OLYMPIC STADIUM PROBLEMS MOUNT FOR JAPAN MARGARET PICKARD (HOKKAIDO) A f t e r m a k i n g s eve r a l unsuccessful bids for the 2008 and 2016 Olympics, Japan finally struck gold when the International Olympic Committee announced in 2012 its pick of Tokyo over Istanbul to host the 2020 Games. While in recent years, countries have balked at the task of hosting the notoriously costly Games, Japan welcomed the opportunity warmly with 83 percent of respondents to a survey by newspaper Yomiuri responding they hoped Japan would be picked to host. Hopes were high for this to be the world stage on which the country could demonstrate the progress made since the devastating tsunami and nuclear disaster in 2011, with 73 percent of survey respondents also claiming they expect ed positive economic effects to come from the Olympics held in the capital (1). Japan, being Japan, came to deliberations fully prepared with a detailed b u d get , a n i mp r e s s i ve stadium plan, the support of all major officials, and assurances of security. Japan was by far the safe pick, and the International Olympic Committee recognized this (2).
NEWS & EVENTS
But the Olympic dreams of Japan have started to dull this past year amid stadium woes. Originally slated to cost 162.5 billion yen (US$1.31 billion), citizens were bewildered when the government suddenly announced construction costs for the main arena were expected to reach as much as 252 billion yen (US$2.03 billion) (3). Prime Minister Shinzo Abe suddenly found himself under pressure from a population already disgruntled with the current economic climate. Soon, other complaints began to crop up. Discontent with the pick of Iraqi-British architect Zaha Hadid over a Japanese firm, which has been bubbling since the stadium’s unveiling, began to froth ferociously as the costs exceeded expectations. Even the design of the stadium, characterized by two massive beams arching across the top of the structure, has been snidely compared to an oversized bicycle helmet. Critics claim the stadium is a white elephant waiting to happen (4). After several failed proposals to lower costs, Tokyo announced in July that Zaha Hadid’s design has been abandoned and officials would begin the search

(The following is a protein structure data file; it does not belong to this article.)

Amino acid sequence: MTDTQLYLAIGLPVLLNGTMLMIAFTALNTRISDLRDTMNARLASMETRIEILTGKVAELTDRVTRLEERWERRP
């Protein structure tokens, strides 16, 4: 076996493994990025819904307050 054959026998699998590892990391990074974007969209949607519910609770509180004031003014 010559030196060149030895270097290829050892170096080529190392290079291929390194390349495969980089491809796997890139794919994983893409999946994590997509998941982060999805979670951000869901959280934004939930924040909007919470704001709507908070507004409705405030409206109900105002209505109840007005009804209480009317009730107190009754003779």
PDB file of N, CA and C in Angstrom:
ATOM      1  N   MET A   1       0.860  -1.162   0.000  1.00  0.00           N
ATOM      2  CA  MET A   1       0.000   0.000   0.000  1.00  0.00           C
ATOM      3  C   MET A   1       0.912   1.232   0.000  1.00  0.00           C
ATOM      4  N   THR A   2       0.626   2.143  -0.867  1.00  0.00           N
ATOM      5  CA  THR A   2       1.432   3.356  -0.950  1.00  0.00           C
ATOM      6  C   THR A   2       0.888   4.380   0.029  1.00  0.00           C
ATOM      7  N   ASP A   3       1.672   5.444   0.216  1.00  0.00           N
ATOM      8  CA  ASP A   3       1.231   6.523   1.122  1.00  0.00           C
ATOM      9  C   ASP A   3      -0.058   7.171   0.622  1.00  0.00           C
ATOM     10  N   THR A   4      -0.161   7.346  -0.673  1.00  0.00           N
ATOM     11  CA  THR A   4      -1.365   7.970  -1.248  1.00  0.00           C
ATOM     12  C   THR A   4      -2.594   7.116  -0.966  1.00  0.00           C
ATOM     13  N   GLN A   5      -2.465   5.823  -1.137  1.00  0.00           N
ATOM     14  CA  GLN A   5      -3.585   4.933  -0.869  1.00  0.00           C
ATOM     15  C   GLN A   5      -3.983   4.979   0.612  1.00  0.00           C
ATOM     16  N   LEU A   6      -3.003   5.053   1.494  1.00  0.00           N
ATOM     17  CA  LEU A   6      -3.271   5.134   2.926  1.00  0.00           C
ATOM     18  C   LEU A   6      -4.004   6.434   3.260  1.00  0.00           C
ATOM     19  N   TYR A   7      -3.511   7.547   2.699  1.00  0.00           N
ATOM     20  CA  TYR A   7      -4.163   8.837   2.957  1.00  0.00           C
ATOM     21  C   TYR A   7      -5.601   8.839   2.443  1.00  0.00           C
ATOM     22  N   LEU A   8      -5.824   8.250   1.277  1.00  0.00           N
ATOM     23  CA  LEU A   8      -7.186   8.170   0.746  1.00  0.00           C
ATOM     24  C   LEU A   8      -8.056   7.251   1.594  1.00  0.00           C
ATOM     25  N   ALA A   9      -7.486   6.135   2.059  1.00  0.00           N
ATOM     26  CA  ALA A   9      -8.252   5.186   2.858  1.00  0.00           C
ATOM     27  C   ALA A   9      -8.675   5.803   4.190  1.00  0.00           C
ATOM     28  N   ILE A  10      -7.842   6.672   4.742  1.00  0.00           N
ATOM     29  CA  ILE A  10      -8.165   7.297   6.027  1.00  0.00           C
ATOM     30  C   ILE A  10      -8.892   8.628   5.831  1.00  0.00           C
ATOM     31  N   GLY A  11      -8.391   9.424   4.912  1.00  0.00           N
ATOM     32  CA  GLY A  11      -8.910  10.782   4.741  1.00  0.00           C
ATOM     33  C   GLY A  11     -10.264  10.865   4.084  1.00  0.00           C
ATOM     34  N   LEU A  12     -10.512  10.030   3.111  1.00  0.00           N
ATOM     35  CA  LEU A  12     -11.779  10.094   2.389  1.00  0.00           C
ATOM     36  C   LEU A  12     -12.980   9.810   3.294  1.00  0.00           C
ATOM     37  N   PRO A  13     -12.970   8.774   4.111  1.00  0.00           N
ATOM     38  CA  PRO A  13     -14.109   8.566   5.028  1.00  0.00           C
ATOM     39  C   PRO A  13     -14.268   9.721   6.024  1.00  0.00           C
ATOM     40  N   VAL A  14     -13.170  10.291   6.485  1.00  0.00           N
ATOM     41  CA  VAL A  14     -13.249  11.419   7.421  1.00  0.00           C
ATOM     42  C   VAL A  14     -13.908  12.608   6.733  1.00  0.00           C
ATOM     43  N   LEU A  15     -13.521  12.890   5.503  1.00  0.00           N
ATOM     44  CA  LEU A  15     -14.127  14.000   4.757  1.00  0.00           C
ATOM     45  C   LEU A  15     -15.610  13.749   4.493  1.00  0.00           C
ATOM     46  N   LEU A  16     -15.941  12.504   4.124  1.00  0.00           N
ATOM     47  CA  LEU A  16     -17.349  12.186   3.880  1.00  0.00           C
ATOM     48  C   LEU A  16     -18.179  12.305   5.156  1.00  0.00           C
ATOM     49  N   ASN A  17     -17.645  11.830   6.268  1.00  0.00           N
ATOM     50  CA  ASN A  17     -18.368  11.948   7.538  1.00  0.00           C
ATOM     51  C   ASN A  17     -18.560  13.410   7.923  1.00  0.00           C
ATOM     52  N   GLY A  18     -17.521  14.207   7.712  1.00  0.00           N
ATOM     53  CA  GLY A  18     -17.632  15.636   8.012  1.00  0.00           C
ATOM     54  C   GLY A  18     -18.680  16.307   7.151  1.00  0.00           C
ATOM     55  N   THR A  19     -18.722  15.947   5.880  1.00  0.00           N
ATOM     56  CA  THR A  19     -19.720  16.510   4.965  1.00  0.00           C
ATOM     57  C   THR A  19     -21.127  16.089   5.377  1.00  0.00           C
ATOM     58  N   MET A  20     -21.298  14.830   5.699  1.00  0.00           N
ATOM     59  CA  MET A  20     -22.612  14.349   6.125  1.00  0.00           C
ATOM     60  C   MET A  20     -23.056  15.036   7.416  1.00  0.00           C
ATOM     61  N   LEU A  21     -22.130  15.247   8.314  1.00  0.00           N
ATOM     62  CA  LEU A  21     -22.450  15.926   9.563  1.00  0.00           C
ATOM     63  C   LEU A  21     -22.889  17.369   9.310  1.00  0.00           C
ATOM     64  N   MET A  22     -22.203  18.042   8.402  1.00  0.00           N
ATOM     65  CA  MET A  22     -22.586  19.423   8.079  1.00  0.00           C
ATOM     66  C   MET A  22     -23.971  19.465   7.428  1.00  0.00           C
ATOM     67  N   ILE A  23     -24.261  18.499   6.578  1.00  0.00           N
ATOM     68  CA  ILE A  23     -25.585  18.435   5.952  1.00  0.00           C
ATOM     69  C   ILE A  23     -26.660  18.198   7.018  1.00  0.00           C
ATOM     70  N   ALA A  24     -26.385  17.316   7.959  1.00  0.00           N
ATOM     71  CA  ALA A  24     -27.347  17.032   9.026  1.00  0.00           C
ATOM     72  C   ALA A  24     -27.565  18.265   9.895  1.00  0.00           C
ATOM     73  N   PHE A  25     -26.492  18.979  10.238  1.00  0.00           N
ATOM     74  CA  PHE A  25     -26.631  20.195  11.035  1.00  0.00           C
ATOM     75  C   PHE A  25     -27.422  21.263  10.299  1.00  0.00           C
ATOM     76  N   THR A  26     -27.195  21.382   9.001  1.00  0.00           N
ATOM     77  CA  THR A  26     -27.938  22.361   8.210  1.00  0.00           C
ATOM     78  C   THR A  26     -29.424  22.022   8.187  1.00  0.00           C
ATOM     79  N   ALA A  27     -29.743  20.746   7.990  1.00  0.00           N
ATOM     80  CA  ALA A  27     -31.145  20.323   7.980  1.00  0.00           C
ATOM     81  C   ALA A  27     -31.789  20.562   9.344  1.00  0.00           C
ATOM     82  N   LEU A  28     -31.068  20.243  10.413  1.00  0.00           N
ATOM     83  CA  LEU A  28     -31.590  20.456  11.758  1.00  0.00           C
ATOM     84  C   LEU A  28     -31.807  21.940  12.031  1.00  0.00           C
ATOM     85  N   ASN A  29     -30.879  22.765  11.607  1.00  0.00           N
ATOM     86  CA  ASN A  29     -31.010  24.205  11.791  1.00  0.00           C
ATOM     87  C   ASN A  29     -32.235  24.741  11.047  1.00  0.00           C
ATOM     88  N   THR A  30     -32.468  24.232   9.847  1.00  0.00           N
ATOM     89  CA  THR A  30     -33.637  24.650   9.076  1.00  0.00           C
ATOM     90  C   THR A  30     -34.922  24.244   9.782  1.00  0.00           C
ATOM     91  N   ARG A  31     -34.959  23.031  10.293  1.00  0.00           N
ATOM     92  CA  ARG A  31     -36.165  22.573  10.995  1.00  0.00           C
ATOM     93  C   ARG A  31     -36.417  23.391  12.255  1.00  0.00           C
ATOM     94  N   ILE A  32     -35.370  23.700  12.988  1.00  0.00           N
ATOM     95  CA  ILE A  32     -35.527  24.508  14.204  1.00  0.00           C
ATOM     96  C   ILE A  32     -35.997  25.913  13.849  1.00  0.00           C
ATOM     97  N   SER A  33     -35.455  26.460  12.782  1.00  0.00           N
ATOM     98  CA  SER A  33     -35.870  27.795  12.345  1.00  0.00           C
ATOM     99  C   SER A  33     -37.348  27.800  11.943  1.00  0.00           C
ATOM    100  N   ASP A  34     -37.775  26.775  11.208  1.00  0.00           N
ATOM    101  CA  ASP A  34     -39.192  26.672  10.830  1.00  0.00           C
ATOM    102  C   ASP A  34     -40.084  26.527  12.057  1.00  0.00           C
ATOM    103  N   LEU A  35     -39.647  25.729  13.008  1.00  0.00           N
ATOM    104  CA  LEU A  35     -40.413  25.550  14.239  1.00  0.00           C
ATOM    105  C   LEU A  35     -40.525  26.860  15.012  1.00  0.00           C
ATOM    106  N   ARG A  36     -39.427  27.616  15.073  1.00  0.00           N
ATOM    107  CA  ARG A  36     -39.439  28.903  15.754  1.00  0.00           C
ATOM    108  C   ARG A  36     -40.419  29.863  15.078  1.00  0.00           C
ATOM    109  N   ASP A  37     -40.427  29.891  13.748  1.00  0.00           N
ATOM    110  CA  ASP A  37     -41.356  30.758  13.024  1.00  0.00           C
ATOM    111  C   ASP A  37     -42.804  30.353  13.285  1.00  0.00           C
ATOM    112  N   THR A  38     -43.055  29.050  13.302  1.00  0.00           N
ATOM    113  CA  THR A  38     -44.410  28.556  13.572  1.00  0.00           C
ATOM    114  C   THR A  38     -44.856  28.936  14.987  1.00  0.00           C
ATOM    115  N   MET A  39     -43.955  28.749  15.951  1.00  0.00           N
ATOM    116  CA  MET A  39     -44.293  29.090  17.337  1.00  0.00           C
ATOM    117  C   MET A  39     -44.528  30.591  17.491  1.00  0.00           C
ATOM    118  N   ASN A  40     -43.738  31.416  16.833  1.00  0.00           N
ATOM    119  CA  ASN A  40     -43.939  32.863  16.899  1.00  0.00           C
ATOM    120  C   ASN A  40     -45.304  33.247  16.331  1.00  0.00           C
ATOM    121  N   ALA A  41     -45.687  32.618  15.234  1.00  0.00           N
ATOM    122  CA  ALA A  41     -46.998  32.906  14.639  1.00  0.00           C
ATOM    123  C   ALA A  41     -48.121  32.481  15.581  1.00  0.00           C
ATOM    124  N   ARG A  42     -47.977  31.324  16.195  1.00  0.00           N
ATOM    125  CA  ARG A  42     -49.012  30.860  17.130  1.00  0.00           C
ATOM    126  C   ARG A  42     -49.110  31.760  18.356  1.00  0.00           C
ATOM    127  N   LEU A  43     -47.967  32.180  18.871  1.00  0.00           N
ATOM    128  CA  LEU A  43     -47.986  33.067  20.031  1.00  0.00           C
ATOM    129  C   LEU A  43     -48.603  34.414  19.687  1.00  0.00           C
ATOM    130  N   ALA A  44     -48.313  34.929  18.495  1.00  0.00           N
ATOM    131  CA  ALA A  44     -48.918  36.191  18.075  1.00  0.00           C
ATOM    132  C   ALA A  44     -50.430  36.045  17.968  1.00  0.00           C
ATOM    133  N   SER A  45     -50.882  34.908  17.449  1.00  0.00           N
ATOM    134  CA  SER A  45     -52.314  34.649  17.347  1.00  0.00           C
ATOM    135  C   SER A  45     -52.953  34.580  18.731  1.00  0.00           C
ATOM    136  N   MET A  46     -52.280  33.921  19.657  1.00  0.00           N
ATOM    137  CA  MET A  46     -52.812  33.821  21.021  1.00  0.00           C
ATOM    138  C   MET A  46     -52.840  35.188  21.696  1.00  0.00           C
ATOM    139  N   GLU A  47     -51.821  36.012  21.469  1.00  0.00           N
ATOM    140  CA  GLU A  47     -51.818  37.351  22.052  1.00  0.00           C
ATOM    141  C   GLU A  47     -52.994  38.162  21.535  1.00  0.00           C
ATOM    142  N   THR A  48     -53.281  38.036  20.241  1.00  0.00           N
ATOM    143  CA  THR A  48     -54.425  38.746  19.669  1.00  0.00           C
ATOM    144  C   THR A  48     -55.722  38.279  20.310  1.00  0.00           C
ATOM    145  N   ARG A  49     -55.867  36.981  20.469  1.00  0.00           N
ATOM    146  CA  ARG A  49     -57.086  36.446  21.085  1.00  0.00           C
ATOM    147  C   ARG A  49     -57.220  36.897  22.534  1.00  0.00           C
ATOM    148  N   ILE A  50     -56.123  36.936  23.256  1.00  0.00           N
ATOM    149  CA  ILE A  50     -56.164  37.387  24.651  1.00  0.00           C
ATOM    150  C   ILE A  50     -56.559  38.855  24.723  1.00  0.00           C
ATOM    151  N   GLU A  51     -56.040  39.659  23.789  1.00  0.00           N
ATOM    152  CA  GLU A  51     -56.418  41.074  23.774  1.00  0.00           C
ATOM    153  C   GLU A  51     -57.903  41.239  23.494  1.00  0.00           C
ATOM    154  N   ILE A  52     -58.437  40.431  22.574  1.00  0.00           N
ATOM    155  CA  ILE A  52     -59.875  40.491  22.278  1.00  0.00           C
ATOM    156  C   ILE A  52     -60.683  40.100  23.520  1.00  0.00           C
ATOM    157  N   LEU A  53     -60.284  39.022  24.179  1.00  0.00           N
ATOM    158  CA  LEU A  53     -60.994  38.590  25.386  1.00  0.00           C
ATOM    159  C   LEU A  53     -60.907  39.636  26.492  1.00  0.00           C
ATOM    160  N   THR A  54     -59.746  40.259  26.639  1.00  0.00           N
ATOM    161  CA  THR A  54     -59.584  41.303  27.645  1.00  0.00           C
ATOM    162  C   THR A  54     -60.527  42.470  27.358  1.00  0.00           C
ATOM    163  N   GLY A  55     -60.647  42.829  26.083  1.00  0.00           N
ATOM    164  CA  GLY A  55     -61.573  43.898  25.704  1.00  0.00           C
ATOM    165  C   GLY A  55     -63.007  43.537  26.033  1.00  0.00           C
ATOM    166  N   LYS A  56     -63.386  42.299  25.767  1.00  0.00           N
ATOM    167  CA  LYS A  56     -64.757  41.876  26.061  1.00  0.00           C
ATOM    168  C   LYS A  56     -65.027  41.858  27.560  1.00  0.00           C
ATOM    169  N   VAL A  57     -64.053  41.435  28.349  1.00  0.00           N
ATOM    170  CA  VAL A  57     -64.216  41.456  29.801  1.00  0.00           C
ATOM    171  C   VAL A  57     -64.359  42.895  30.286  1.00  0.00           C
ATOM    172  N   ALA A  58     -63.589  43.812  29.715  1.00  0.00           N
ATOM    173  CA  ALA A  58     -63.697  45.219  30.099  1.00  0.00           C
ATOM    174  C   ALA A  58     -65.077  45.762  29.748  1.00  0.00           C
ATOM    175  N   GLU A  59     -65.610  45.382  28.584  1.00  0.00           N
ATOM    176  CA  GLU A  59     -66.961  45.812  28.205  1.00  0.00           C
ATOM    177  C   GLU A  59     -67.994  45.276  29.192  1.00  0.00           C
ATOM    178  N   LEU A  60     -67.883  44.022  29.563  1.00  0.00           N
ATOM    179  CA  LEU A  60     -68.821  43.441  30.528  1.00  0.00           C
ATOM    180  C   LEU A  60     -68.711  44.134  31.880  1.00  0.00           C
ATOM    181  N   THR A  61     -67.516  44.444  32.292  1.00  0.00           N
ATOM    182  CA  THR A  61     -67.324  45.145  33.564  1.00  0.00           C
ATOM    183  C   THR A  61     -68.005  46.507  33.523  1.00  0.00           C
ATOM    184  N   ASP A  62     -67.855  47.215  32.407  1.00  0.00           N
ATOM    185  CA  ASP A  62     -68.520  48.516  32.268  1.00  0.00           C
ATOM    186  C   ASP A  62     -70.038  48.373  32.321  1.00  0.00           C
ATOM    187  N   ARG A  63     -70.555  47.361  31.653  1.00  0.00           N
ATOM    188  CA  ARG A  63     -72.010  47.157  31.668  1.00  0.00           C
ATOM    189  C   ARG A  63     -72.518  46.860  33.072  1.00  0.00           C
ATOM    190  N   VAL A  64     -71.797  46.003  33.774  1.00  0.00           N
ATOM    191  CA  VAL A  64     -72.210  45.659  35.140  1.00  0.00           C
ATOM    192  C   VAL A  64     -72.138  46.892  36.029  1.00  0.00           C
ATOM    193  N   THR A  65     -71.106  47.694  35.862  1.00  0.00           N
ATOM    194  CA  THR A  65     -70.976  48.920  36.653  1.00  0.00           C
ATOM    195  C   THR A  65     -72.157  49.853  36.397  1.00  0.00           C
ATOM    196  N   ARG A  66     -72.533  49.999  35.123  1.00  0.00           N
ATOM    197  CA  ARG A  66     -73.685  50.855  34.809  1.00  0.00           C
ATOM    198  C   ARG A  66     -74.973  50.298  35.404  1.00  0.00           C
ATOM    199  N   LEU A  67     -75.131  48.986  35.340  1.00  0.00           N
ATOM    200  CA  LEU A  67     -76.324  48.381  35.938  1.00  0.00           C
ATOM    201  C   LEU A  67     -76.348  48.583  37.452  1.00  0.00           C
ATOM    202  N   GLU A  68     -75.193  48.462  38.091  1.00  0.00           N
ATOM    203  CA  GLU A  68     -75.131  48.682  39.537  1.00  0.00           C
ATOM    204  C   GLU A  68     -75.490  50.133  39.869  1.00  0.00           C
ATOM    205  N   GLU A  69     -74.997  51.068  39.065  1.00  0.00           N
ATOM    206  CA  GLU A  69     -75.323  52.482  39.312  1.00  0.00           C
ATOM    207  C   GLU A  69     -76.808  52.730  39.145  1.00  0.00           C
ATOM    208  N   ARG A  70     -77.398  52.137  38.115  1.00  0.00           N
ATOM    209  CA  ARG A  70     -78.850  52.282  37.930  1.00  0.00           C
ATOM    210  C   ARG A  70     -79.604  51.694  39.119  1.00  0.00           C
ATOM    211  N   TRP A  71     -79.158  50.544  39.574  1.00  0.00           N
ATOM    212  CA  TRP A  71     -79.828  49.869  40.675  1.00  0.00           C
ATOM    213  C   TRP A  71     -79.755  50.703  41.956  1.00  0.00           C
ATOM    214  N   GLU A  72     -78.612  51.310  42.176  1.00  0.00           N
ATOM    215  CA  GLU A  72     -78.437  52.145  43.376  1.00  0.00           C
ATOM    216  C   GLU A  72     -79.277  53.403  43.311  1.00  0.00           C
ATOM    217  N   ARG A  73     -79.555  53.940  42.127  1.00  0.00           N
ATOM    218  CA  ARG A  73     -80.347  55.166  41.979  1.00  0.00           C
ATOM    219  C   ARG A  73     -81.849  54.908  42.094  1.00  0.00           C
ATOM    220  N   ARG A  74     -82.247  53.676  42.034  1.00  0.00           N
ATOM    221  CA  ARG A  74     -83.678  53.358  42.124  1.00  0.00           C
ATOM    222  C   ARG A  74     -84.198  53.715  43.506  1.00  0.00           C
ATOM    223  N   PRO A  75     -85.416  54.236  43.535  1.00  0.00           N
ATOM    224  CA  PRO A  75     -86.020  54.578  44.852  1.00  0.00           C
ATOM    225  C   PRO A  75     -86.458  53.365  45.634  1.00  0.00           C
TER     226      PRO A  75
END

again from scratch for a new stadium design (4). Japan’s difficulties with finding a design for the main venue that is both cost-effective and iconic are not new to the Olympics worlds. In recent years, concerns have cropped up about the true cost of hosting the Games, with the most prominent display of bloated costs for minimal profit being in the gigantic empty stadiums left behind after the torch has been extinguished. Japan’s exasperation with the bloated costs of the stadium is understandable. However, these sighs over Olympiansized price tags did not begin with Japan, with the most recent $50 billion Olympics in Sochi blowing past their initial budget of $12 billion to receive the unfortunate title of “Most Expensive Games to Date” (5). With construction just beginning and many more chances of excessive spending still lying in wait, especially in one of the world’s most expensive cities, Japan may just be beginning to feel the financial pain that comes with playing host to the world’s most famous athletic event. photos - margaret pickard
1976 Olympic Stadium (Montreal) • Final cost CDN$770million (from C$134 million projected cost) • Architect: Roger Tallibert (French) • Notes: Called a feat of architectural genius. Due to the architect’s stubbornness to the original design, costs ballooned and have earned the stadium the status of a “white elephant”. Stadium construction remained unfinished for a decade and was allowed to fall into disrepair. • Post-Games use: Used as a baseball stadium until 1994, hosted tournament matches for the 2015 FIFA Women’s World Cup (6) 2000 Olympic Stadium (Sydney) • Final cost: AUD$690 million • Architect: Populous (America-based) • Notes: In years immediately before the games, Australia’s health and education budgets took cuts in order to cover Olympic costs. • Post-Games: Most often hosts rugby matches, though has also been used for soccer (football) games. (7) 2008 Olympic Stadium (Beijing) • Final cost: USD$423 million • Architect: Herzog & SEPTEMBER 2015
de Meuron (Swiss), Ai Weiwei (Chinese) • Notes: Retractable roof was sacrificed to maintain costs. • Post-Games: Has had trouble attracting events to the large arena to justify maintenance costs ($11 million annually) (8) (9) 2012 Olympic Stadium (London) • Final cost £537 million (from £250 million projected cost) • Architect: Populous (America-based) • Notes: Noted for using minimal amounts of steel and capitalizing on recycled material. However, architecturally has been noted as underwhelming. • Post-Games: Currently under renovation to become the permanent home of the West Ham soccer team. (10) Sources (1) Support Growing for 2020 Tokyo Bid (2) Tokyo Wins Bid for 2020 Olympics (3) The Making of Japan’s Olympic Stadium Scandal (4) Japan Scraps Tokyo Olympic Stadium (5) The Most Ridiculously Expensive Olympics Ever (6) Olympic Stadium (Montreal) -Wikipedia (7) Stadium Australia -Wikipedia (8) Beijing National Stadium -Wikipedia (9) How to Fill an Empty Nest (10) Olympic Stadium (London) -Wikipedia
NEWS & EVENTS
ARTS & CULTURE CULTURE EDITORS email@example.com Rayna Healy Joyce Wan .Excited about 1. the new team’s first full issue, 2. stuffing my face in Taiwan this Silver Week